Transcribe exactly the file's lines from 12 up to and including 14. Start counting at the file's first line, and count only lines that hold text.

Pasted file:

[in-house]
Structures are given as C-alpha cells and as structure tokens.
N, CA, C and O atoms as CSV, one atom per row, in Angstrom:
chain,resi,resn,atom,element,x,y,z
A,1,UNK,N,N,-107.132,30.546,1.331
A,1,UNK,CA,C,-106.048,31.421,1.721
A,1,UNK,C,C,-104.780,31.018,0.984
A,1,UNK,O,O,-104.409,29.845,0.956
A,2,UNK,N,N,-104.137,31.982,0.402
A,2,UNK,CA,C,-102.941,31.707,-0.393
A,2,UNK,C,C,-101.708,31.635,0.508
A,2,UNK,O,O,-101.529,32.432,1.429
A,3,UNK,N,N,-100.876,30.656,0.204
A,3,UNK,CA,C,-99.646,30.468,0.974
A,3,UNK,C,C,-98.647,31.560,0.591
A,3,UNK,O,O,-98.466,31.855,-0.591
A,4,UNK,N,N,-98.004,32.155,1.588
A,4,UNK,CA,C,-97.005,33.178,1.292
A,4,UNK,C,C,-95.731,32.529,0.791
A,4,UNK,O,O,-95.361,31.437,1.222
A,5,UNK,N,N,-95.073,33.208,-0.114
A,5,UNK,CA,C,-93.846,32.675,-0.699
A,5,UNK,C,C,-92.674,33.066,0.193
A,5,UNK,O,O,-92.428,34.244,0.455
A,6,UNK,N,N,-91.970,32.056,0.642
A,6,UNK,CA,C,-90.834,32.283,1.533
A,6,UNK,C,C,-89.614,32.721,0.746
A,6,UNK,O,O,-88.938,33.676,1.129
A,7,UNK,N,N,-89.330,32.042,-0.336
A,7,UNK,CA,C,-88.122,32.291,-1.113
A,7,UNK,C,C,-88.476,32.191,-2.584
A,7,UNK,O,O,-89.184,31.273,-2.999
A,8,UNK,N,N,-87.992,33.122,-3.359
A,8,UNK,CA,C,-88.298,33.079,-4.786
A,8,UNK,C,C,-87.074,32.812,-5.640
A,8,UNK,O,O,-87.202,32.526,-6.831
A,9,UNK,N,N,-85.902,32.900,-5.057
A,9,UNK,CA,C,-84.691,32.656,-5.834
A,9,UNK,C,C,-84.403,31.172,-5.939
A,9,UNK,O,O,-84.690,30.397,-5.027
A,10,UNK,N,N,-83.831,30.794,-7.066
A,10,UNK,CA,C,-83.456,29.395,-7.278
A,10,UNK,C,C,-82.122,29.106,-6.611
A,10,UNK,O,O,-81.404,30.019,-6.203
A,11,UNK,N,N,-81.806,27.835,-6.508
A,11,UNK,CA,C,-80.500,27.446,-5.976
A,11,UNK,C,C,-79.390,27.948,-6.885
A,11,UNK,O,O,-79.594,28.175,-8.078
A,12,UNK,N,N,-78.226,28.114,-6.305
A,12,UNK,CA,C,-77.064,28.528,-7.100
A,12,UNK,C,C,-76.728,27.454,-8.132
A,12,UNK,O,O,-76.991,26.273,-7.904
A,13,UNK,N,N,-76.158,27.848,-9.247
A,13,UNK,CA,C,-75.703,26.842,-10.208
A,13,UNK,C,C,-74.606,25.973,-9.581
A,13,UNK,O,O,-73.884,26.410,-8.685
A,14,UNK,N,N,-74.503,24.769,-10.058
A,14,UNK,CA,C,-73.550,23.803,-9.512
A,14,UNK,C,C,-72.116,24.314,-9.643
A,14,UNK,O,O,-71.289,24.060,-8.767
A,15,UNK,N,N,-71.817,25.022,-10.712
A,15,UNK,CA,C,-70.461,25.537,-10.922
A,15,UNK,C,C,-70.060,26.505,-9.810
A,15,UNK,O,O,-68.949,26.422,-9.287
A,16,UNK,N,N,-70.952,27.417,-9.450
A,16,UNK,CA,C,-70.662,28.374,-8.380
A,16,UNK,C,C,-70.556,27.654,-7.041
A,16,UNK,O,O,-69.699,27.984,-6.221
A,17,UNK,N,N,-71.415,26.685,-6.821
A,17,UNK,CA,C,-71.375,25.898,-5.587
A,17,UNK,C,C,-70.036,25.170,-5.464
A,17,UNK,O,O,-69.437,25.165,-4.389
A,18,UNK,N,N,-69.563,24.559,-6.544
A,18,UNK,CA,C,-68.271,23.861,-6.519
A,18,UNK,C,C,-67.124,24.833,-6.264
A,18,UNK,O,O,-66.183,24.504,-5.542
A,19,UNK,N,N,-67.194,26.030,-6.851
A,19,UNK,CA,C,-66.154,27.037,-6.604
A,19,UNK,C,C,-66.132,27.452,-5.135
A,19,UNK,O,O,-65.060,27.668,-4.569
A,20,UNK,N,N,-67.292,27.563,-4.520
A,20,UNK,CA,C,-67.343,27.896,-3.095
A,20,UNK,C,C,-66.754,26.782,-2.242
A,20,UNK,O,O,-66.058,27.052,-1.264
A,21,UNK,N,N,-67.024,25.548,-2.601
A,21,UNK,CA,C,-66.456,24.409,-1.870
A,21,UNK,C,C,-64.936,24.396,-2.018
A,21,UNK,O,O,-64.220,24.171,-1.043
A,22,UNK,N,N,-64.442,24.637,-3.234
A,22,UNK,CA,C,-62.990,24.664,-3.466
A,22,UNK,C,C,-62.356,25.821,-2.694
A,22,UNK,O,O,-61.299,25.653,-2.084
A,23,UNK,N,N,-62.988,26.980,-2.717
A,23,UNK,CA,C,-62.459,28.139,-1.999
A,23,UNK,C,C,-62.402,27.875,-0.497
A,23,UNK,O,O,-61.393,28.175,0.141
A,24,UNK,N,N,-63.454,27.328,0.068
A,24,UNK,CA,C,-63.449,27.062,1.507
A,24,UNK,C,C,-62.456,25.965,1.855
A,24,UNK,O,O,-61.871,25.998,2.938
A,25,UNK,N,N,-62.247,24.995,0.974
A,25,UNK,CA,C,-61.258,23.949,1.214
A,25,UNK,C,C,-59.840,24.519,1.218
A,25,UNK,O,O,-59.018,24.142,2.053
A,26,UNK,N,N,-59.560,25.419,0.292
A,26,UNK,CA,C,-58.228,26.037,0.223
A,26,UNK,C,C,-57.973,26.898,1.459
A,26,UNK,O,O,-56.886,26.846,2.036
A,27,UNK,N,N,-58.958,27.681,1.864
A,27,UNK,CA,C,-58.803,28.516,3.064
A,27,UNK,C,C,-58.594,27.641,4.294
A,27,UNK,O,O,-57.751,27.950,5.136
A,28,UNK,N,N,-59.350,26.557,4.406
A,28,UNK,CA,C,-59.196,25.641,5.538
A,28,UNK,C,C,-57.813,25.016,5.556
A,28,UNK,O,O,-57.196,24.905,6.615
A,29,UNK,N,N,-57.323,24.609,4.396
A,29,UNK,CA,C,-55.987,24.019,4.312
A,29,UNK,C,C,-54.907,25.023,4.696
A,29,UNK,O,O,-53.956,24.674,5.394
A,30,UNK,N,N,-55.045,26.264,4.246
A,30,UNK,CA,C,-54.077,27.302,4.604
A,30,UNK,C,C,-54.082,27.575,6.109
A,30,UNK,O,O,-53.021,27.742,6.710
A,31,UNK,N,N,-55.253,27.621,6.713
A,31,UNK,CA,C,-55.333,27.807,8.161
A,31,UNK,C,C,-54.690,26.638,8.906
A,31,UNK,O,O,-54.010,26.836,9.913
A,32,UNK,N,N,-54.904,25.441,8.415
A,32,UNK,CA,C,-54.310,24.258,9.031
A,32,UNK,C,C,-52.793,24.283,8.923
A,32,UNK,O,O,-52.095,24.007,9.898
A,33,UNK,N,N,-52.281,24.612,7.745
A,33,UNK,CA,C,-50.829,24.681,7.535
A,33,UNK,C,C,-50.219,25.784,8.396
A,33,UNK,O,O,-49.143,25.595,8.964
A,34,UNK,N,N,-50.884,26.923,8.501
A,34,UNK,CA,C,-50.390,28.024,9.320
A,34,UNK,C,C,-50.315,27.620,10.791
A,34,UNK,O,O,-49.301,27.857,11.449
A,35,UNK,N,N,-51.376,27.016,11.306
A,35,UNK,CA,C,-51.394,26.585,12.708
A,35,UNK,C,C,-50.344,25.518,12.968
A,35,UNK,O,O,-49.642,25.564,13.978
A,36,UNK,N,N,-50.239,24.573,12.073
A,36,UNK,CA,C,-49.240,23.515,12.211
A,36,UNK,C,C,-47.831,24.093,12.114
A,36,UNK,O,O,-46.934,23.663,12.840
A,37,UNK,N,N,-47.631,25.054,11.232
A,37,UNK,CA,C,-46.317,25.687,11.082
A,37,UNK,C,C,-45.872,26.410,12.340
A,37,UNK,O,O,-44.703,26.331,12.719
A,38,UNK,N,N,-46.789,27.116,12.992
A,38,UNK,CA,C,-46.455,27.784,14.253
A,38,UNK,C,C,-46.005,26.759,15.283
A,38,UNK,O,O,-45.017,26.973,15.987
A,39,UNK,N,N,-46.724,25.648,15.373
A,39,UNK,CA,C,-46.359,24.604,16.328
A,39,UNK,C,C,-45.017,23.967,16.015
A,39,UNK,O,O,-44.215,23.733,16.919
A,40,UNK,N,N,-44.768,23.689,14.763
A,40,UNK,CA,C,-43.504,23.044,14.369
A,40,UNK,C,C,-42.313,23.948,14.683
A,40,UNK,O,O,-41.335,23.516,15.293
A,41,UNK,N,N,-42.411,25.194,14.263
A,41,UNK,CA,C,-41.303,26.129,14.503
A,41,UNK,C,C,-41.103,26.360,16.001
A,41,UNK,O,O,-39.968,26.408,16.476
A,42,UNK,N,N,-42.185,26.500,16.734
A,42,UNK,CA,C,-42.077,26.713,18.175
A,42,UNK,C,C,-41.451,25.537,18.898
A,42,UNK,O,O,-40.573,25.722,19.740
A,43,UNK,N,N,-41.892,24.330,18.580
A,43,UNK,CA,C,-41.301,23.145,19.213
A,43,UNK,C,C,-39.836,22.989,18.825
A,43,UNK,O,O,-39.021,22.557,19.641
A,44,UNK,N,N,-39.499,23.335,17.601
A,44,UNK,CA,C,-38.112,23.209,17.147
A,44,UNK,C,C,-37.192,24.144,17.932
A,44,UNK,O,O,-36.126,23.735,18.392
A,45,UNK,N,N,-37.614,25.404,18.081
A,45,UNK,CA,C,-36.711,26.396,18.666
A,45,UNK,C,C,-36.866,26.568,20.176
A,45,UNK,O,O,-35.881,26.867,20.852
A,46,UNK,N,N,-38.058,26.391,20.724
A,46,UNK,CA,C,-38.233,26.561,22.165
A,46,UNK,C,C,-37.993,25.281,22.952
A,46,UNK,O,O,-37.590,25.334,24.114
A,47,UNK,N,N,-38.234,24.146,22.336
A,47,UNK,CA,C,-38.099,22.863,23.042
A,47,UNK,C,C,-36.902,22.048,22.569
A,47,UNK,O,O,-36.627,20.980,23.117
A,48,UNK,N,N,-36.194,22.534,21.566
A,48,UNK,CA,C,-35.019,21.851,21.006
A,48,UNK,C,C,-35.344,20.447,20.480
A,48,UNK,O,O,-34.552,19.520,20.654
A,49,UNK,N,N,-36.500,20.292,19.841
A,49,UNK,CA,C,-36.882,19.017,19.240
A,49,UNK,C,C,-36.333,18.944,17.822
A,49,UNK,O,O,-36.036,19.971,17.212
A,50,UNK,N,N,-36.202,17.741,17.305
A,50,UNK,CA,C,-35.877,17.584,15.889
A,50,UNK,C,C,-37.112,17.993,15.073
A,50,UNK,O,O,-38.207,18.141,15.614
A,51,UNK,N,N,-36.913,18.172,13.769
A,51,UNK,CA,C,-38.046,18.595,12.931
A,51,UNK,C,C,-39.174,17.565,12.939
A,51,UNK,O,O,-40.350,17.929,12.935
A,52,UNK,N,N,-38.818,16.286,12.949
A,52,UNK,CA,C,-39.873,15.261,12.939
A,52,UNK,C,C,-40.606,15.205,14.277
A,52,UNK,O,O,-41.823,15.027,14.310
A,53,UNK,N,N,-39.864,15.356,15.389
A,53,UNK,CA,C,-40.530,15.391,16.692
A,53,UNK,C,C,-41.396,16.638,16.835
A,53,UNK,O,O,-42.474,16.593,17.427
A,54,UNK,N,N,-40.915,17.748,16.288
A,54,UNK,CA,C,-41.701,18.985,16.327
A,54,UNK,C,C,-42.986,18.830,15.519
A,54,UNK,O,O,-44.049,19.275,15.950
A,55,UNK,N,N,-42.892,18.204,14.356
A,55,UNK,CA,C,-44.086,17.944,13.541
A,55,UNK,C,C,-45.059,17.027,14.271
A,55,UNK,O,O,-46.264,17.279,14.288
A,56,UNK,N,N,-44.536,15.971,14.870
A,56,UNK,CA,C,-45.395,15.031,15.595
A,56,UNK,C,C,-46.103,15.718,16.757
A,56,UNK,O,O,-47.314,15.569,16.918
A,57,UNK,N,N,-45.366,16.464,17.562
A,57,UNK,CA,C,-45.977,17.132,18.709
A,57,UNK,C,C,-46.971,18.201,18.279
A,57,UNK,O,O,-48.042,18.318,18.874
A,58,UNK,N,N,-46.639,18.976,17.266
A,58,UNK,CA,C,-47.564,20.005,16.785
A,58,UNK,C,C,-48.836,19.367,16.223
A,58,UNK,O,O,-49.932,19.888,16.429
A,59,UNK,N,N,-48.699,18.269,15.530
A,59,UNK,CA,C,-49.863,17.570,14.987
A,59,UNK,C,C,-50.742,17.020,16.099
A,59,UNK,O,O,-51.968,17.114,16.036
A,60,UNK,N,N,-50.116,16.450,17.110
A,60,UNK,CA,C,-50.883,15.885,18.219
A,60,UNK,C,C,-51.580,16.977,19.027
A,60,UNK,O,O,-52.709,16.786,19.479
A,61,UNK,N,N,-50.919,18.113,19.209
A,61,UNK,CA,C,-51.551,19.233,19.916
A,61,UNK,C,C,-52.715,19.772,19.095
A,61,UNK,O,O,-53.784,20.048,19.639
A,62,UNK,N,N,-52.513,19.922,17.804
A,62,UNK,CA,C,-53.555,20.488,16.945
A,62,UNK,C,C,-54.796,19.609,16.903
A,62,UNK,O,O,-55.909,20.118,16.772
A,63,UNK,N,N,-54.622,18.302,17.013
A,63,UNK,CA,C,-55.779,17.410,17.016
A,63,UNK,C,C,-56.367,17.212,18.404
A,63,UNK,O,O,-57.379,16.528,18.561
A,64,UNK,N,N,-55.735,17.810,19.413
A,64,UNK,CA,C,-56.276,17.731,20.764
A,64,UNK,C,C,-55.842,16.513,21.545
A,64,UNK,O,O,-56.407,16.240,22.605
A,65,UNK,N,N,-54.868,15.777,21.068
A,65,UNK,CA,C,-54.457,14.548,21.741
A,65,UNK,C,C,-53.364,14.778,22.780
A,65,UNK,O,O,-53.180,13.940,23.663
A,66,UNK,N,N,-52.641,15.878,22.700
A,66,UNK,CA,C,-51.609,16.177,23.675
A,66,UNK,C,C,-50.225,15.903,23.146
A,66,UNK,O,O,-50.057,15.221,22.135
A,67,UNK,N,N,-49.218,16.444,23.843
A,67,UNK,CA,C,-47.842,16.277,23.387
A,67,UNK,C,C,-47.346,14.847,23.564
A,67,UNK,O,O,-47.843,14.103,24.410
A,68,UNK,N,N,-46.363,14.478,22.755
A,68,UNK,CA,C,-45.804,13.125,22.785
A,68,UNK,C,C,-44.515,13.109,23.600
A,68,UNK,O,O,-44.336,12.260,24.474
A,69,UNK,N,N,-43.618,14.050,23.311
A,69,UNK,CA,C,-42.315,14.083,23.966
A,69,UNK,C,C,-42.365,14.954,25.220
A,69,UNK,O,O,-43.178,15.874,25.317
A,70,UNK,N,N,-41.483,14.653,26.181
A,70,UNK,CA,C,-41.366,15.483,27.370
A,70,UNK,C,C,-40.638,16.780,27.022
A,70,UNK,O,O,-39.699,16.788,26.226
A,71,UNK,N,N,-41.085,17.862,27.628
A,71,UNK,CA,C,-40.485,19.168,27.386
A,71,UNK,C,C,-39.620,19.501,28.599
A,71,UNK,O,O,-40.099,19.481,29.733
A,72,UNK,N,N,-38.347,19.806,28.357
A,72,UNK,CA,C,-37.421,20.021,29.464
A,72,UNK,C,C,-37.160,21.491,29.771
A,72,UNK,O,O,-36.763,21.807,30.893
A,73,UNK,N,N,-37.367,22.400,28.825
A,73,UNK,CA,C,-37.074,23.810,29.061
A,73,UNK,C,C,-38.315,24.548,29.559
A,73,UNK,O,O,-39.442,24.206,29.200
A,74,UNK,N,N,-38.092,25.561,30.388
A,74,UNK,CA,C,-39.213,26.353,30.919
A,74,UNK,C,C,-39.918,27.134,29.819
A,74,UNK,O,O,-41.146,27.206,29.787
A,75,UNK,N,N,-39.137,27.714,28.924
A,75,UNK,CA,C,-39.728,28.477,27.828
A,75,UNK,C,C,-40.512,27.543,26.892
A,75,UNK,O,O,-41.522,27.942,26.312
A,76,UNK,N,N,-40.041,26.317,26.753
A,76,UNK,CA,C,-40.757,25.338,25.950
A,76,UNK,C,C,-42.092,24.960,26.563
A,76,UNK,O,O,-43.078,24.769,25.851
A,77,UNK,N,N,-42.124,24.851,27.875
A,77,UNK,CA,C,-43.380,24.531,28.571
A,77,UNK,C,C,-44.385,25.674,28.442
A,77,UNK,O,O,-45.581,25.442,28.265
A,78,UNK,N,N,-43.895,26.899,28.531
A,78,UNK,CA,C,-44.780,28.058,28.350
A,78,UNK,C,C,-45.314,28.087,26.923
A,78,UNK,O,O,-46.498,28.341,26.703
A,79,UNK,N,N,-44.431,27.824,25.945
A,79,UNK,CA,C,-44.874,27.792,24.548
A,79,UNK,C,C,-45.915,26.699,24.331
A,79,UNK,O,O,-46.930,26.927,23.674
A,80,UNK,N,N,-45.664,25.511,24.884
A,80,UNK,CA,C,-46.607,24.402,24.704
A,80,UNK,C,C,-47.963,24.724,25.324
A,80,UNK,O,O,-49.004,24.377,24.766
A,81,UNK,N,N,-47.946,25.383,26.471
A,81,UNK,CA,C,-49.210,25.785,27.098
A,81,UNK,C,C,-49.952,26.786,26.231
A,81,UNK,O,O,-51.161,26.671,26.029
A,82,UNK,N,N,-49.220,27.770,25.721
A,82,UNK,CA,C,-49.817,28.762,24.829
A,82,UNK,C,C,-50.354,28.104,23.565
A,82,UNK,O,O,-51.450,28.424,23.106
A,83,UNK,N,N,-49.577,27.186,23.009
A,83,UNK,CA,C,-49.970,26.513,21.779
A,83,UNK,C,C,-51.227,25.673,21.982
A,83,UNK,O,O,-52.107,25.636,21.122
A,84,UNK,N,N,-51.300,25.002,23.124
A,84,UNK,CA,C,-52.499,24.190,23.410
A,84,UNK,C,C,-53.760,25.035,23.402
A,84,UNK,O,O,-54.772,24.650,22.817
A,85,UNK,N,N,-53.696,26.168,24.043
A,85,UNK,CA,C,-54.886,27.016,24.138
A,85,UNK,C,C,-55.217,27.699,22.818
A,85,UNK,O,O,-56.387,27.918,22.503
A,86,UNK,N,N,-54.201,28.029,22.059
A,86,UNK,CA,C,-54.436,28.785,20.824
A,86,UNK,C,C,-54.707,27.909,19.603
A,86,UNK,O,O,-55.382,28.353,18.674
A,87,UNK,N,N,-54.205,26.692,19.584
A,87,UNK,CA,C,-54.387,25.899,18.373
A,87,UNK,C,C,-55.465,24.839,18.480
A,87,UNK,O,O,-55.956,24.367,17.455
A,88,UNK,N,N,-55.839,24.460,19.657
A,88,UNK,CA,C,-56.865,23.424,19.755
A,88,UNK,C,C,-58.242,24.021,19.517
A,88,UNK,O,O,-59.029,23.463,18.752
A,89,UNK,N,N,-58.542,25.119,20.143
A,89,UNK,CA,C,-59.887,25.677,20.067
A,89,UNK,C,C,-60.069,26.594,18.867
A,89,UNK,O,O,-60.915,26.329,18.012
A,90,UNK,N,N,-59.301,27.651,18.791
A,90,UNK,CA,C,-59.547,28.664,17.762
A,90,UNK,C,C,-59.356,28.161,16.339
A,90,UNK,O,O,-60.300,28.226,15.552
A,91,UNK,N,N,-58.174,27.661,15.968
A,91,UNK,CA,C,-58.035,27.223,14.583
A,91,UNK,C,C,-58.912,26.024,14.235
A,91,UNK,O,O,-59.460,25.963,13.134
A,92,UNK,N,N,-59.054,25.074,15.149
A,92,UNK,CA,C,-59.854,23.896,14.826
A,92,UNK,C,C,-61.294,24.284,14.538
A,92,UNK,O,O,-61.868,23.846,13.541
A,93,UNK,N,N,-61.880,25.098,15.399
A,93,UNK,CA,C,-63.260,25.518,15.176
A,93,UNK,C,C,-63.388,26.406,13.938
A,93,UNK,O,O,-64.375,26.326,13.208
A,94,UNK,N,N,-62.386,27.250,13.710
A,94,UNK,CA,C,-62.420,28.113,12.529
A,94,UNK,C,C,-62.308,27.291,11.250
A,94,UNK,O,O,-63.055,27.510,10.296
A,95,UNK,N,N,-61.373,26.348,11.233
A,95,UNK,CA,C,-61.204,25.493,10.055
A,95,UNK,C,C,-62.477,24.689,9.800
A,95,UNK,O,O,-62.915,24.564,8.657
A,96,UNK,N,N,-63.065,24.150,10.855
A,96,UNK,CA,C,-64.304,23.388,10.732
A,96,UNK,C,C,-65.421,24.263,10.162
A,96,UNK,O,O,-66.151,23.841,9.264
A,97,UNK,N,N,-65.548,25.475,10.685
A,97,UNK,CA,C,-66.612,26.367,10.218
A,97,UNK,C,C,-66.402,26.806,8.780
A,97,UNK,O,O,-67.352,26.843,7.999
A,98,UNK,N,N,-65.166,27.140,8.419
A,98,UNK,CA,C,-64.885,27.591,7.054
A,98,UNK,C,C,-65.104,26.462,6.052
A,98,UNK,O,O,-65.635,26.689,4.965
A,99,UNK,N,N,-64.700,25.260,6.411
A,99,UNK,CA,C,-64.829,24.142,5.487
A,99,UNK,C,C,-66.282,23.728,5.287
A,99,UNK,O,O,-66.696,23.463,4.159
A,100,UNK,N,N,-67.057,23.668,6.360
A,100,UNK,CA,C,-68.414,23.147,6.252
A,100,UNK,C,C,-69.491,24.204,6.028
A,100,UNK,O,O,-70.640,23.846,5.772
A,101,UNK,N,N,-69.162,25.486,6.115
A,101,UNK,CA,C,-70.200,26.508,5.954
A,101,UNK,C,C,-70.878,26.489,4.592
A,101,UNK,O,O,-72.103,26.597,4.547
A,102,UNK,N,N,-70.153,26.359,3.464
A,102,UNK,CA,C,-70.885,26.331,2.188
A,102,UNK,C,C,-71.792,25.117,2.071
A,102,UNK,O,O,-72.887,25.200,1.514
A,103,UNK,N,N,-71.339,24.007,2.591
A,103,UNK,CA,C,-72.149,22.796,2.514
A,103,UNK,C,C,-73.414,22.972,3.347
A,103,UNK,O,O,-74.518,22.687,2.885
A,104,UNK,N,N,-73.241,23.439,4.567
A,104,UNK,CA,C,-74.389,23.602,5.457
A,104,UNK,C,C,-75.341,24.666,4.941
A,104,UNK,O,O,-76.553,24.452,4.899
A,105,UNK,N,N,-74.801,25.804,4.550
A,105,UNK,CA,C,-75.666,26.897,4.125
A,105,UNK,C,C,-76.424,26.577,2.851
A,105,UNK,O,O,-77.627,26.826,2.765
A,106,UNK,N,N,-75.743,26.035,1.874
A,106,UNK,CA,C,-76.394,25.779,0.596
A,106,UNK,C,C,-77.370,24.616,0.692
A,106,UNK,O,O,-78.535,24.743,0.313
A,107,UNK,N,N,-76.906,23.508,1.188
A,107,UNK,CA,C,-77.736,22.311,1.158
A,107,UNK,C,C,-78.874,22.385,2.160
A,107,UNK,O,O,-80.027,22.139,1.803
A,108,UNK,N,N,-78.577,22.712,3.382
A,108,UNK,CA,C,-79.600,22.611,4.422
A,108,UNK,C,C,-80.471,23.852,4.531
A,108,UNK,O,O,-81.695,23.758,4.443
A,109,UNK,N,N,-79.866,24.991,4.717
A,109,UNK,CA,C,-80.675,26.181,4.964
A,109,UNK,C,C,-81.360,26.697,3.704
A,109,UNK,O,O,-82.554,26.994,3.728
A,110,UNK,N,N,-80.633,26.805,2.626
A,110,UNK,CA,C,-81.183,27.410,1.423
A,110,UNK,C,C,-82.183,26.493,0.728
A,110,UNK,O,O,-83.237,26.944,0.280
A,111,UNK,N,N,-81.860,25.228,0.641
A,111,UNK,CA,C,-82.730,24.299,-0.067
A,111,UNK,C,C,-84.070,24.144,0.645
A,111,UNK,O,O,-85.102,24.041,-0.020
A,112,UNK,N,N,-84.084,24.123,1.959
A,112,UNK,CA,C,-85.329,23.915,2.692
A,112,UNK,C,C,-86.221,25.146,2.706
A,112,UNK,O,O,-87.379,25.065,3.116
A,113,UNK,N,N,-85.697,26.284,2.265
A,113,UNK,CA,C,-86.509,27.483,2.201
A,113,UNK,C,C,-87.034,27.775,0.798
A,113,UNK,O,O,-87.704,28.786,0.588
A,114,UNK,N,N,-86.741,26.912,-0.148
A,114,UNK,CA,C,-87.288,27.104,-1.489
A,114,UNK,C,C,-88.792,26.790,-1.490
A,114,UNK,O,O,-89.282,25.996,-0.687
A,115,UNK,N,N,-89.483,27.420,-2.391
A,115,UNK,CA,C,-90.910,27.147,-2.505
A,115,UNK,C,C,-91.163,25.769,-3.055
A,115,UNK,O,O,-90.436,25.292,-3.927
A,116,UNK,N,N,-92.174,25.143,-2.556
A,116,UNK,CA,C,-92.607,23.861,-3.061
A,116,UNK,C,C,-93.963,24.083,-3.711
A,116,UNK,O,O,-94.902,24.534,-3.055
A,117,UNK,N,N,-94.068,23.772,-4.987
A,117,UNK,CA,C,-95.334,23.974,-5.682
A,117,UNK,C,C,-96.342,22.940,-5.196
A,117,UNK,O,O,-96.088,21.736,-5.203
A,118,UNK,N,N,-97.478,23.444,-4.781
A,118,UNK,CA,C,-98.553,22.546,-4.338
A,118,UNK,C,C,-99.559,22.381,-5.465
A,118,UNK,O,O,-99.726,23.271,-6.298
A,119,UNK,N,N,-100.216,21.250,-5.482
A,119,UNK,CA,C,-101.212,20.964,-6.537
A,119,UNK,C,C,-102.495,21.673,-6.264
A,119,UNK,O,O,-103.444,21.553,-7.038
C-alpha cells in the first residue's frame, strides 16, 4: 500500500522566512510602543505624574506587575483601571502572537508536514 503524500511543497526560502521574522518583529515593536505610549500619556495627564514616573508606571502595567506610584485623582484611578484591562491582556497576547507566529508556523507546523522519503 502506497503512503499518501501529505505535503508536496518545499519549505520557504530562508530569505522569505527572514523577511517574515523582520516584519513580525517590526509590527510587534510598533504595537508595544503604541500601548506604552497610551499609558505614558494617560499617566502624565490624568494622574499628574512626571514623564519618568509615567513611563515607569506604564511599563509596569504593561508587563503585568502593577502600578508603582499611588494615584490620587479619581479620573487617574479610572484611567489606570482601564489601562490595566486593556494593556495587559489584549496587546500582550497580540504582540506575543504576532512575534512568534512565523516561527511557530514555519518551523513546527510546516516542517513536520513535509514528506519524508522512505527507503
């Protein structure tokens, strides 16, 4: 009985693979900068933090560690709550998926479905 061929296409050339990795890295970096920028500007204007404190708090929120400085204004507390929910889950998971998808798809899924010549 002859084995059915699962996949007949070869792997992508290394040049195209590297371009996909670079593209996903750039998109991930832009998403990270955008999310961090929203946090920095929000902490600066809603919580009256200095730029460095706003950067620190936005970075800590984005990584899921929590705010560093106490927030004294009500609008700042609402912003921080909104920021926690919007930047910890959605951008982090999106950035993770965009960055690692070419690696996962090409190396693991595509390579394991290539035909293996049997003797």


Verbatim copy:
A,2,UNK,O,O,-101.529,32.432,1.429
A,3,UNK,N,N,-100.876,30.656,0.204
A,3,UNK,CA,C,-99.646,30.468,0.974